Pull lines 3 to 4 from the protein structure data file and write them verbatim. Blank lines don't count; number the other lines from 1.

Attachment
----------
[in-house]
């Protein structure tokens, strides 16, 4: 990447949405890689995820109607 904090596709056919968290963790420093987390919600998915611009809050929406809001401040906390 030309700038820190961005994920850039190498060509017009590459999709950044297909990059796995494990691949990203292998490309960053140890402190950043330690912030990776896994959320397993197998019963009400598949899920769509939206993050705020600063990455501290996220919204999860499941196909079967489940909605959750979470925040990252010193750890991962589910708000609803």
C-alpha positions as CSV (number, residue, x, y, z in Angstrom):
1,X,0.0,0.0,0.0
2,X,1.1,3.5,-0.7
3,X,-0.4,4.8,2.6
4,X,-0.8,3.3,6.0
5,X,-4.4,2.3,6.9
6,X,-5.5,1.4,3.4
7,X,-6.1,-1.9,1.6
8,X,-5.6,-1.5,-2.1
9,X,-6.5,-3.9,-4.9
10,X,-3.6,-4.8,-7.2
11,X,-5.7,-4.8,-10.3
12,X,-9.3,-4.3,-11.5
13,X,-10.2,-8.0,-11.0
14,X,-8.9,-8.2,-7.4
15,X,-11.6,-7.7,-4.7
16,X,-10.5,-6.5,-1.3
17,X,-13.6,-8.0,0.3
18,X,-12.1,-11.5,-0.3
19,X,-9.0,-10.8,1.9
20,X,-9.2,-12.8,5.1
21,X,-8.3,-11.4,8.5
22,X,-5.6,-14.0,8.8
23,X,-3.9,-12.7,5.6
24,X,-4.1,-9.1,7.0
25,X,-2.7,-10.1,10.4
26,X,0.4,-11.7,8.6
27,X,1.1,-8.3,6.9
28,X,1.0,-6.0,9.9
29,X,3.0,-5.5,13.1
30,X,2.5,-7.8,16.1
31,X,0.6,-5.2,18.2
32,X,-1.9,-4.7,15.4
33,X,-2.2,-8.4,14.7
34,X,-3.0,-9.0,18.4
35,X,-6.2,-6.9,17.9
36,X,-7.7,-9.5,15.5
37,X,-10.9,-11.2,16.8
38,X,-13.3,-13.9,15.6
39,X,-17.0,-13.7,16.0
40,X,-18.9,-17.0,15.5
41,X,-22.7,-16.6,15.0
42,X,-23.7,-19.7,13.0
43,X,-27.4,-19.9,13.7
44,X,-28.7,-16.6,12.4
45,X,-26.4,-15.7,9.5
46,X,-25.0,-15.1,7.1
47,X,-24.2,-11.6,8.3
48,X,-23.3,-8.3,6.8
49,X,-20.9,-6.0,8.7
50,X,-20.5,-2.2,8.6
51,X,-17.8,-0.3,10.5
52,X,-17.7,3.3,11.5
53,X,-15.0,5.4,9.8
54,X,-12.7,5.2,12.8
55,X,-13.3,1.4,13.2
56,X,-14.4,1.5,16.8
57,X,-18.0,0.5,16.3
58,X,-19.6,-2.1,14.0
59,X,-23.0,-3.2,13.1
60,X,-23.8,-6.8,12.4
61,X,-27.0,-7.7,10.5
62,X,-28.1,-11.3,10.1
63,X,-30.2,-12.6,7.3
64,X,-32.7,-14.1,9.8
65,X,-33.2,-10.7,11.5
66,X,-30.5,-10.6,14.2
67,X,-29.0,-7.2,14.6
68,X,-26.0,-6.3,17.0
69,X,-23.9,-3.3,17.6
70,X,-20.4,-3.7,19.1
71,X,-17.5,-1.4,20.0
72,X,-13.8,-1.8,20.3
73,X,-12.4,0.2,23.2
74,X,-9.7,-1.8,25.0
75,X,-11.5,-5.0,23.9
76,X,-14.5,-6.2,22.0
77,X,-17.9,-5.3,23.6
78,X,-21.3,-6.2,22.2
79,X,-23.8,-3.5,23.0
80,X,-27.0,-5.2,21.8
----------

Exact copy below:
C-alpha positions as CSV (number, residue, x, y, z in Angstrom):
1,X,0.0,0.0,0.0